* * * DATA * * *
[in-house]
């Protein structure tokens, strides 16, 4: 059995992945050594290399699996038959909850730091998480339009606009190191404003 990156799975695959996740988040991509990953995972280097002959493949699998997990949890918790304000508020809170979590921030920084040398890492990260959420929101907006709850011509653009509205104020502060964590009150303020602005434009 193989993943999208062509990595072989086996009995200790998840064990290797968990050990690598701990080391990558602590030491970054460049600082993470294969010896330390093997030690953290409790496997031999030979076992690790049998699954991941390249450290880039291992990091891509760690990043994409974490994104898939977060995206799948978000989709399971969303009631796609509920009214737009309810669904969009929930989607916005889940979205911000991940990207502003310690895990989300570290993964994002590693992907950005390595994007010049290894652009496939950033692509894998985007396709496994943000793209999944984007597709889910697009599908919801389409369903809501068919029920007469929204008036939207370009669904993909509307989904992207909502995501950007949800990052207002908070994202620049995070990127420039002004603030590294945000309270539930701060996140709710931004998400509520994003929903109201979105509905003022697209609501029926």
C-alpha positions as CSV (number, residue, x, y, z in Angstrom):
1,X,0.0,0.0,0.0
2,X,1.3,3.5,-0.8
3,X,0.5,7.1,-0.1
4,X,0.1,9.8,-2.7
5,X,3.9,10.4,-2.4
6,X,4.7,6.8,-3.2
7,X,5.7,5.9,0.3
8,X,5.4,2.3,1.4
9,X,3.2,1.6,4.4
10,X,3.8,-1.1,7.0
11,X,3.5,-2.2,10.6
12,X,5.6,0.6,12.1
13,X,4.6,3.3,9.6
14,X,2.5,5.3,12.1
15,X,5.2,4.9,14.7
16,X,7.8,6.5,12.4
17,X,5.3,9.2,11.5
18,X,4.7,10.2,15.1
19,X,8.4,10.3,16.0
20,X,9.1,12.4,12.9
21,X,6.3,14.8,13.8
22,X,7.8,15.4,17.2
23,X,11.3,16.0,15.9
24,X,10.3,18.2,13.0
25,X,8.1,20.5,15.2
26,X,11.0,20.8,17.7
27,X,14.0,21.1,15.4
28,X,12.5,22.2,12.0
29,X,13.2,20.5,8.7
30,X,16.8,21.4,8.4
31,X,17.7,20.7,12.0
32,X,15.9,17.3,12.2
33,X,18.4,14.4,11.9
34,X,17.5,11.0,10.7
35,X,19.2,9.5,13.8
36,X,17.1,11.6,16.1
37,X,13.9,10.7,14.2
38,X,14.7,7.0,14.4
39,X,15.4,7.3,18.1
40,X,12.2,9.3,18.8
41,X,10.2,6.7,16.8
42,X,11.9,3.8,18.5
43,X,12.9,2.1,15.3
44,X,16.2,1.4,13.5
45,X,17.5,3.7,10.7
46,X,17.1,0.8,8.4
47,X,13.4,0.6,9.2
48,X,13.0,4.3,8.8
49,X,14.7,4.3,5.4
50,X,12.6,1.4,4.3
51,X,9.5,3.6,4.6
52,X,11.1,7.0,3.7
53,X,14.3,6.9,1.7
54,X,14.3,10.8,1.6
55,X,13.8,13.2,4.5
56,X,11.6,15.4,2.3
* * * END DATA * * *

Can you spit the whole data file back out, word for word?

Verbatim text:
[in-house]
């Protein structure tokens, strides 16, 4: 059995992945050594290399699996038959909850730091998480339009606009190191404003 990156799975695959996740988040991509990953995972280097002959493949699998997990949890918790304000508020809170979590921030920084040398890492990260959420929101907006709850011509653009509205104020502060964590009150303020602005434009 193989993943999208062509990595072989086996009995200790998840064990290797968990050990690598701990080391990558602590030491970054460049600082993470294969010896330390093997030690953290409790496997031999030979076992690790049998699954991941390249450290880039291992990091891509760690990043994409974490994104898939977060995206799948978000989709399971969303009631796609509920009214737009309810669904969009929930989607916005889940979205911000991940990207502003310690895990989300570290993964994002590693992907950005390595994007010049290894652009496939950033692509894998985007396709496994943000793209999944984007597709889910697009599908919801389409369903809501068919029920007469929204008036939207370009669904993909509307989904992207909502995501950007949800990052207002908070994202620049995070990127420039002004603030590294945000309270539930701060996140709710931004998400509520994003929903109201979105509905003022697209609501029926």
C-alpha positions as CSV (number, residue, x, y, z in Angstrom):
1,X,0.0,0.0,0.0
2,X,1.3,3.5,-0.8
3,X,0.5,7.1,-0.1
4,X,0.1,9.8,-2.7
5,X,3.9,10.4,-2.4
6,X,4.7,6.8,-3.2
7,X,5.7,5.9,0.3
8,X,5.4,2.3,1.4
9,X,3.2,1.6,4.4
10,X,3.8,-1.1,7.0
11,X,3.5,-2.2,10.6
12,X,5.6,0.6,12.1
13,X,4.6,3.3,9.6
14,X,2.5,5.3,12.1
15,X,5.2,4.9,14.7
16,X,7.8,6.5,12.4
17,X,5.3,9.2,11.5
18,X,4.7,10.2,15.1
19,X,8.4,10.3,16.0
20,X,9.1,12.4,12.9
21,X,6.3,14.8,13.8
22,X,7.8,15.4,17.2
23,X,11.3,16.0,15.9
24,X,10.3,18.2,13.0
25,X,8.1,20.5,15.2
26,X,11.0,20.8,17.7
27,X,14.0,21.1,15.4
28,X,12.5,22.2,12.0
29,X,13.2,20.5,8.7
30,X,16.8,21.4,8.4
31,X,17.7,20.7,12.0
32,X,15.9,17.3,12.2
33,X,18.4,14.4,11.9
34,X,17.5,11.0,10.7
35,X,19.2,9.5,13.8
36,X,17.1,11.6,16.1
37,X,13.9,10.7,14.2
38,X,14.7,7.0,14.4
39,X,15.4,7.3,18.1
40,X,12.2,9.3,18.8
41,X,10.2,6.7,16.8
42,X,11.9,3.8,18.5
43,X,12.9,2.1,15.3
44,X,16.2,1.4,13.5
45,X,17.5,3.7,10.7
46,X,17.1,0.8,8.4
47,X,13.4,0.6,9.2
48,X,13.0,4.3,8.8
49,X,14.7,4.3,5.4
50,X,12.6,1.4,4.3
51,X,9.5,3.6,4.6
52,X,11.1,7.0,3.7
53,X,14.3,6.9,1.7
54,X,14.3,10.8,1.6
55,X,13.8,13.2,4.5
56,X,11.6,15.4,2.3